Quine could say this is a fine explicative type of definition. Rand has given the term reason a new synonymy. The various contexts in which reason under the dictionary definition is properly used remain contexts in which reason under the new, explicative definition is properly used. The new definition covers the processes of drawing distinctions and making inferences. The new definition also applies to the wider processes of identification and integration of sensory evidence, processes in which the narrower processes are embedded. --from my On Quine's "Two Dogmas"

PS - Welcome to Objectivism Online.

Edited by Boydstun

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Don't we start using the Objectivist method to the best of our abillity at a very young age?  Two things may obscure this.

We use the method long before we are able to articulate it.

We get a lot of help because other people are already using concepts and we can learn from them.

What role do formal logic and probability theory play in forming concepts like "red", "chair", "food", and "kid"?

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14 hours ago, SpookyKitty said:

To this date, I have never seen even a single detailed step-by-step account of an interesting and/or useful idea being formed and validated using the Objectivist method.

Wouldn't that just be any idea? The Objectivist epistemology is intended as a fully general account of how knowledge is arrived at.

Edited by William O

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17 hours ago, Akilah said:

The way Rand and Peikoff use it in their books is extremely vague; how can one practically use his faculty of reason? And what relations does the faculty have in terms of emotions?

The epistemology of objectivism states that man first senses, then he perceives, at which he then gains concepts. Perceptions are merely collections of sensations - that is, all existents are different, it is the stage where a conscious being "identifies". From this, a unit of measure can be obtained from the perceptions to which that unit becomes a concrete concept which man decides to express in symbols. Where is 'reason' in this process? How can I consciously use 'reason' over emotion, and why does emotion conflict with 'reason'?

 

Also, in Rand's epistemology, it's not the sensations that are being conceptually united by the process of reason, one does not experience sensations in most normal circumstances (ie., unless you have diminished mental capacity, are in a sensory deprivation experiment, etc.) The process of integrating sensations into perception is physiological, not rational (as in Kant), one experiences a united perceptual field, rather than sensations. The process of reason proceeds, under this theory, by abstracting from the field of perception, and then integrating the units conceptually as you described.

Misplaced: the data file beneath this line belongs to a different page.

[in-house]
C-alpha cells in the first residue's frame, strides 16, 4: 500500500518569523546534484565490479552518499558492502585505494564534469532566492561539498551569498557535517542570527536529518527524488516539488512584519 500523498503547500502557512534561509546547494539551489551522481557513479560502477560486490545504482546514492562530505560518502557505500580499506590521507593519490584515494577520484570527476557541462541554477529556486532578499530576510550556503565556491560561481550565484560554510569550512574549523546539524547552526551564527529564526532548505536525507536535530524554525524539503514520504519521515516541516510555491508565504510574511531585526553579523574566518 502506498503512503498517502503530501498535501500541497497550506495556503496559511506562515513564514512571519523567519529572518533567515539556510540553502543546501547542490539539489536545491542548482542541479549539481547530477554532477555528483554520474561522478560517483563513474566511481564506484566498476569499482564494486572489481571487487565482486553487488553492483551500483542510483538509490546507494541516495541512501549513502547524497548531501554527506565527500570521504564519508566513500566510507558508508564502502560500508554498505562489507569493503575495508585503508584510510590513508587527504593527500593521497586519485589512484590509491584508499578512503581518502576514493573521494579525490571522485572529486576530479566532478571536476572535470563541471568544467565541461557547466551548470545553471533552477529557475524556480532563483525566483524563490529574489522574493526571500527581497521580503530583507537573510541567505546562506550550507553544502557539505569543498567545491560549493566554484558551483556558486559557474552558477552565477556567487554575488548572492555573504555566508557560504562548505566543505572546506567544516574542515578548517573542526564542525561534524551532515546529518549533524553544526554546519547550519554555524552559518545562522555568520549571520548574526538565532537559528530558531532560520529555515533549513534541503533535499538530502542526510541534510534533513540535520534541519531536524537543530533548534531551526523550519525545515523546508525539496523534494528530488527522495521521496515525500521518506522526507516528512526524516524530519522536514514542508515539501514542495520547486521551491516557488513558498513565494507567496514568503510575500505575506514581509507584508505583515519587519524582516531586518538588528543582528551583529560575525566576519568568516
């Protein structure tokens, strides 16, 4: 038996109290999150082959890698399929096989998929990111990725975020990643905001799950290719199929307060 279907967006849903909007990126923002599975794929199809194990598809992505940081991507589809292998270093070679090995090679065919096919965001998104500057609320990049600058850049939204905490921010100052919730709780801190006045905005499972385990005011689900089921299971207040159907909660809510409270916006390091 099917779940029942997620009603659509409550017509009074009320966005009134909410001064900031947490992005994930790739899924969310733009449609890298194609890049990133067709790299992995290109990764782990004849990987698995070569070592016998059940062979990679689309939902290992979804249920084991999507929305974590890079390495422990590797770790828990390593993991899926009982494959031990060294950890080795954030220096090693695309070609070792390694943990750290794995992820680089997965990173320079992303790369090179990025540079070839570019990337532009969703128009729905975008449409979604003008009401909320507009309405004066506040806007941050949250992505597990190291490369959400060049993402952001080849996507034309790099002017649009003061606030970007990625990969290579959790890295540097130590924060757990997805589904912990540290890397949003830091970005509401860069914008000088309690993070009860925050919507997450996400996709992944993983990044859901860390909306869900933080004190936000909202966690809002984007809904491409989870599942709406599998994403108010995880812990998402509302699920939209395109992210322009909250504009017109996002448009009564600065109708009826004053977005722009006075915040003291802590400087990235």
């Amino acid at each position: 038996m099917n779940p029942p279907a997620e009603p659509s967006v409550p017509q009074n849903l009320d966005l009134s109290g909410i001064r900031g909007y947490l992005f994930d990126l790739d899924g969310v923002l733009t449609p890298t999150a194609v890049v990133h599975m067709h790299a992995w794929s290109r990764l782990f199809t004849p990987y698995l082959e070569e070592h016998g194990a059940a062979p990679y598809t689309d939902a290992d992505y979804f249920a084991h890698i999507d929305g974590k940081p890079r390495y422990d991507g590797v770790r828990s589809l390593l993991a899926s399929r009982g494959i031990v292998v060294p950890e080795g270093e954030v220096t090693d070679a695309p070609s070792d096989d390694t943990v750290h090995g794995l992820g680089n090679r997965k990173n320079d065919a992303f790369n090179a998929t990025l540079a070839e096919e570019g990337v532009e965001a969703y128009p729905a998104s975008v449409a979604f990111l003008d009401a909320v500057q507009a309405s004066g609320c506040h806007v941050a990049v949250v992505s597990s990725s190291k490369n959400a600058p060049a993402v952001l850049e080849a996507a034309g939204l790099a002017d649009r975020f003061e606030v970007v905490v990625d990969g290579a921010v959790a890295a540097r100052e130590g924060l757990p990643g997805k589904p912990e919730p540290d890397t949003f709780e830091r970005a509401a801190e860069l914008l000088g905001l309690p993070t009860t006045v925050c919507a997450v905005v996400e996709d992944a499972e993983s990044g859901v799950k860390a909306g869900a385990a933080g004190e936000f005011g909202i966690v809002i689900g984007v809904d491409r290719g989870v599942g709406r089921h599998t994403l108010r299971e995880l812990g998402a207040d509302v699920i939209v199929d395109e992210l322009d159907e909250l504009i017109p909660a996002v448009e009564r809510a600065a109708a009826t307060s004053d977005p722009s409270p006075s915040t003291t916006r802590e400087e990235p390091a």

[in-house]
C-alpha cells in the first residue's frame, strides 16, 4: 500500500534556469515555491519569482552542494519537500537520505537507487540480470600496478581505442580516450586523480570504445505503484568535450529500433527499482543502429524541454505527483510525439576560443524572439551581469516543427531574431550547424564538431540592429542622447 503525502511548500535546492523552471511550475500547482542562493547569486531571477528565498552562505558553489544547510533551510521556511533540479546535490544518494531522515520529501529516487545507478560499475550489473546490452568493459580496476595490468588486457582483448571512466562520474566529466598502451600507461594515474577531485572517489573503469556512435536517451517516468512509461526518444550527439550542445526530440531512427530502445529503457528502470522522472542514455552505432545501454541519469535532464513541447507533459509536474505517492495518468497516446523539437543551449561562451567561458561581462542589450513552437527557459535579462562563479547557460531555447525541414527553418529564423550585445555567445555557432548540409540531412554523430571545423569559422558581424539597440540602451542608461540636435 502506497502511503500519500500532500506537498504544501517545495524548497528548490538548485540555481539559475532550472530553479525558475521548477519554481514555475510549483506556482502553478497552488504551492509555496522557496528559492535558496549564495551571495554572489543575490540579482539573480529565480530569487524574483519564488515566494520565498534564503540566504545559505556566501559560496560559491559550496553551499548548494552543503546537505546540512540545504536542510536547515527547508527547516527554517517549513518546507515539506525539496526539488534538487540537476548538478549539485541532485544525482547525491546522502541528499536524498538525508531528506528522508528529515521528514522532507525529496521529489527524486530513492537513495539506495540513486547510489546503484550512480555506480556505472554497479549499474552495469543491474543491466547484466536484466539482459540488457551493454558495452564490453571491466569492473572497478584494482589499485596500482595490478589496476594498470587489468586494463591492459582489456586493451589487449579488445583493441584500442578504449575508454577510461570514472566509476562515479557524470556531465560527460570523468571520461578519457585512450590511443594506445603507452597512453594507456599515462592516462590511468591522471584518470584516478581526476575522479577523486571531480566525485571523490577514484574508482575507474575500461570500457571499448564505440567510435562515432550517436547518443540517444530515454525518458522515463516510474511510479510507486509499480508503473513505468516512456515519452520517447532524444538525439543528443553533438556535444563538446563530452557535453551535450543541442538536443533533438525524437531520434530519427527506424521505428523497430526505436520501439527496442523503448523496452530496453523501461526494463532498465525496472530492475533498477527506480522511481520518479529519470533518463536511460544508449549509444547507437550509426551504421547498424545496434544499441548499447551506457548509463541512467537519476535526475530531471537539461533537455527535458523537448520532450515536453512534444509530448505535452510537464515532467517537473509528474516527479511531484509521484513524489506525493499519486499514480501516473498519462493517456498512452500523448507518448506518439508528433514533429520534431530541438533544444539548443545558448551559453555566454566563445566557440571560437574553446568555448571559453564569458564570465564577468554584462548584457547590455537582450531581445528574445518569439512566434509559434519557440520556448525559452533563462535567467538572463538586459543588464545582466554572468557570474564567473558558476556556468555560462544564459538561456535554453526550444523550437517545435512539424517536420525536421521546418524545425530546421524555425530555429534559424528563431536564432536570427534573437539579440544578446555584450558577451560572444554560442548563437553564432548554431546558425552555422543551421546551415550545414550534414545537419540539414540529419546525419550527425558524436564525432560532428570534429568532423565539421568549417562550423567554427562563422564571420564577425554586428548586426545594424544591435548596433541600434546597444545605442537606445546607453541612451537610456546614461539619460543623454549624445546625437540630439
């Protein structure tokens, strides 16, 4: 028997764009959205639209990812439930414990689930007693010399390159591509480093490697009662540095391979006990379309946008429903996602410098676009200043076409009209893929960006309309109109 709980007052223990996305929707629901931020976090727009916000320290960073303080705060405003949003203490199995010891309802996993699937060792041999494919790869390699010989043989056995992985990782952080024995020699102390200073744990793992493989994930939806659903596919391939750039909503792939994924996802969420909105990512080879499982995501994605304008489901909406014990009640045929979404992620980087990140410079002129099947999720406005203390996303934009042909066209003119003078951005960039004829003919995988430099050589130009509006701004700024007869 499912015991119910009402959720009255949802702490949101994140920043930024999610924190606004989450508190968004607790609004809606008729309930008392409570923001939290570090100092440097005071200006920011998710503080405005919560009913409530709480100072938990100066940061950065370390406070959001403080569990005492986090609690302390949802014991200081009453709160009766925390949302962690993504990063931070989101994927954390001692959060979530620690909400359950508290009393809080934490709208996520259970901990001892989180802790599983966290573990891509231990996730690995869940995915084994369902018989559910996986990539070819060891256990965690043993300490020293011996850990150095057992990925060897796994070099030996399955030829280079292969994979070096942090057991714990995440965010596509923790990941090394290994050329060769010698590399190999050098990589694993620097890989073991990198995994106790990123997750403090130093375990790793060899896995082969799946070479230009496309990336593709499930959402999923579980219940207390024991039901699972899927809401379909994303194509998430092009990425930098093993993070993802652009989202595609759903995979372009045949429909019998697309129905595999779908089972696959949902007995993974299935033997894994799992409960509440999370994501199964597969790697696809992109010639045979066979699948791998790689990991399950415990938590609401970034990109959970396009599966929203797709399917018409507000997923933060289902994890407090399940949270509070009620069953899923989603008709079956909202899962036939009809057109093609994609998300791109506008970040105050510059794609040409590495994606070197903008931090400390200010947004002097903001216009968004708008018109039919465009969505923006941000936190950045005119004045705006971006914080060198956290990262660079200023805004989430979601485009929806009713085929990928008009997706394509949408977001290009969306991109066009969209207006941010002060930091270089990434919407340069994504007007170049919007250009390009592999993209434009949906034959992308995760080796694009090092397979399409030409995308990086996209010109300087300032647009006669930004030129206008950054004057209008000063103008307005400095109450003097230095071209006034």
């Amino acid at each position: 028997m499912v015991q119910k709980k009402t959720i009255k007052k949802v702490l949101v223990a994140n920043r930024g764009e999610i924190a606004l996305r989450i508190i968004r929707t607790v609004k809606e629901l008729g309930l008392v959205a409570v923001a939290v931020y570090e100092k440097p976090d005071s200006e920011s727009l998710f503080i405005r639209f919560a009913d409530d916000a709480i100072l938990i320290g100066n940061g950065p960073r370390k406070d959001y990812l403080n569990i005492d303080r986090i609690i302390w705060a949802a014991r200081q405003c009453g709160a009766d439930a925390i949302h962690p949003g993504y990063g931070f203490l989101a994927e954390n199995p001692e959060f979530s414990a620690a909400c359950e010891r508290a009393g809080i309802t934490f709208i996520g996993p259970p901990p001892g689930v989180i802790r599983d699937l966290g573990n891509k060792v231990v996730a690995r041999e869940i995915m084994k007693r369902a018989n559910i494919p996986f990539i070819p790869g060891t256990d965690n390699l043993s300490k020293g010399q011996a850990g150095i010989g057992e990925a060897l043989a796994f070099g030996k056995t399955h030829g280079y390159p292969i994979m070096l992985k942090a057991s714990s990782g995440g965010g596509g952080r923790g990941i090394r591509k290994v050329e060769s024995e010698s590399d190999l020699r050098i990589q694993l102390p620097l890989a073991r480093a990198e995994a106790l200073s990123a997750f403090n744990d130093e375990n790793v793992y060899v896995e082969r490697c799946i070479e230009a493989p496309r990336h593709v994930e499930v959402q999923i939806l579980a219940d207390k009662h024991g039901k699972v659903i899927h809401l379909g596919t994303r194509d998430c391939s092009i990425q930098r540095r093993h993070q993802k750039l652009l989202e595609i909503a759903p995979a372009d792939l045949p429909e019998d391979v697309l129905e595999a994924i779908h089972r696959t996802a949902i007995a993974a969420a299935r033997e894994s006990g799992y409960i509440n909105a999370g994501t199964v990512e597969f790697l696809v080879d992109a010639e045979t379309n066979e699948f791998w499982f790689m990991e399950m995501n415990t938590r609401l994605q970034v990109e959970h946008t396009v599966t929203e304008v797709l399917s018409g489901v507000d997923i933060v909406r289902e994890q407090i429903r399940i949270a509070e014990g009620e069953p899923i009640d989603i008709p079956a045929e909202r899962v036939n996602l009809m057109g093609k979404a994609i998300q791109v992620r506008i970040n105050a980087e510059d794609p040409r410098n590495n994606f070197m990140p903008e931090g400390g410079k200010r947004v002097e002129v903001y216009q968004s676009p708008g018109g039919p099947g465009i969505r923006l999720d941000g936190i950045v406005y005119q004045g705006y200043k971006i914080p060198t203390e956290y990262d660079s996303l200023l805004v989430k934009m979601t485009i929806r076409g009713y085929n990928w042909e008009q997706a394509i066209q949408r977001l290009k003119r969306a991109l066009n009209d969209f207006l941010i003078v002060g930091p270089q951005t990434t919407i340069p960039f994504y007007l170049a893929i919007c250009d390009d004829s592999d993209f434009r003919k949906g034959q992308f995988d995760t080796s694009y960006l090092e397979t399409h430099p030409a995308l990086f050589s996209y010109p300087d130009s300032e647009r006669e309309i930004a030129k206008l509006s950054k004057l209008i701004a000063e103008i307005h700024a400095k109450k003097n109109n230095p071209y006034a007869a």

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18 hours ago, SpookyKitty said:

The description of human cognition that Rand and Peikoff give us sounds good on paper, but then when you actually try to go and use it... you can't.

Why not? Would you be more specific? You'd be right to say that it's incomplete, or that a fully fledged theory needs more to it, but this doesn't invalidate what is there. I would like to see a detailed step-by-step account from an Objectivist academic as well, but the lack of one doesn't mean that the sketch given by Rand in ITOE can't be used.

On top of that, not even Rand thought her theory of concepts was complete.

Take this quote from Peikoff:

"Ayn Rand regarded her theory of concepts as proved, but not as completed. There are, she thought, important similarities between concepts and mathematics still to be identified; and there is much to be learned about man’s mind by a proper study of man’s brain and nervous system. In her last years, Miss Rand was interested in following up on these ideas—in relating the field of conceptualization to two others: higher mathematics and neurology. Her ultimate goal was to integrate in one theory the branch of philosophy that studies man’s cognitive faculty with the science that reveals its essential method and the science that studies its physical organs. (109)"

[My secondary source: http://forum.objectivismonline.com/index.php?/topic/24356-from-integrity-to-calculus/)

I don't really see how your reply has much to do with the OP's question anyway.
 

18 hours ago, SpookyKitty said:

Formal logic and probability theory are the way to go.

These aren't epistemological theories per se. You can't say "they are the way to go", especially because they aren't excluded from Objectivist epistemology. Or any theory that takes advantage of reason for that matter. If you say it as if these are the only valid options, it makes a sound like you will not have any knowledge until you learn formal logic and probability theory. They aren't things people do naturally.

You would still need to explain basic concepts like 'dog', and how children can have knowledge of that concept without using formal logic.

Edited by Eiuol

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19 hours ago, SpookyKitty said:

 

This is one of my main disagreements with Objectivism. The description of human cognition that Rand and Peikoff give us sounds good on paper, but then when you actually try to go and use it... you can't. It simply doesn't work. To this date, I have never seen even a single detailed step-by-step account of an interesting and/or useful idea being formed and validated using the Objectivist method.

Formal logic and probability theory are the way to go.

 

You seem to think that the "Objectivist method" is some thing, like an actual sui generis "method," apart from a philosophic explanation of the scientific method of observation and experimentation and why it works. In a sense, we start out from knowing that we have knowledge, we know that we have useful ideas, epistemology is then going back and saying "what was the method that I used and how does that work?" And yeah like Eiuol said, I'm not sure how formal logic and probability theory are opposed to, say, the world of Bacon or Mill or a Rand.

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20 hours ago, Boydstun said: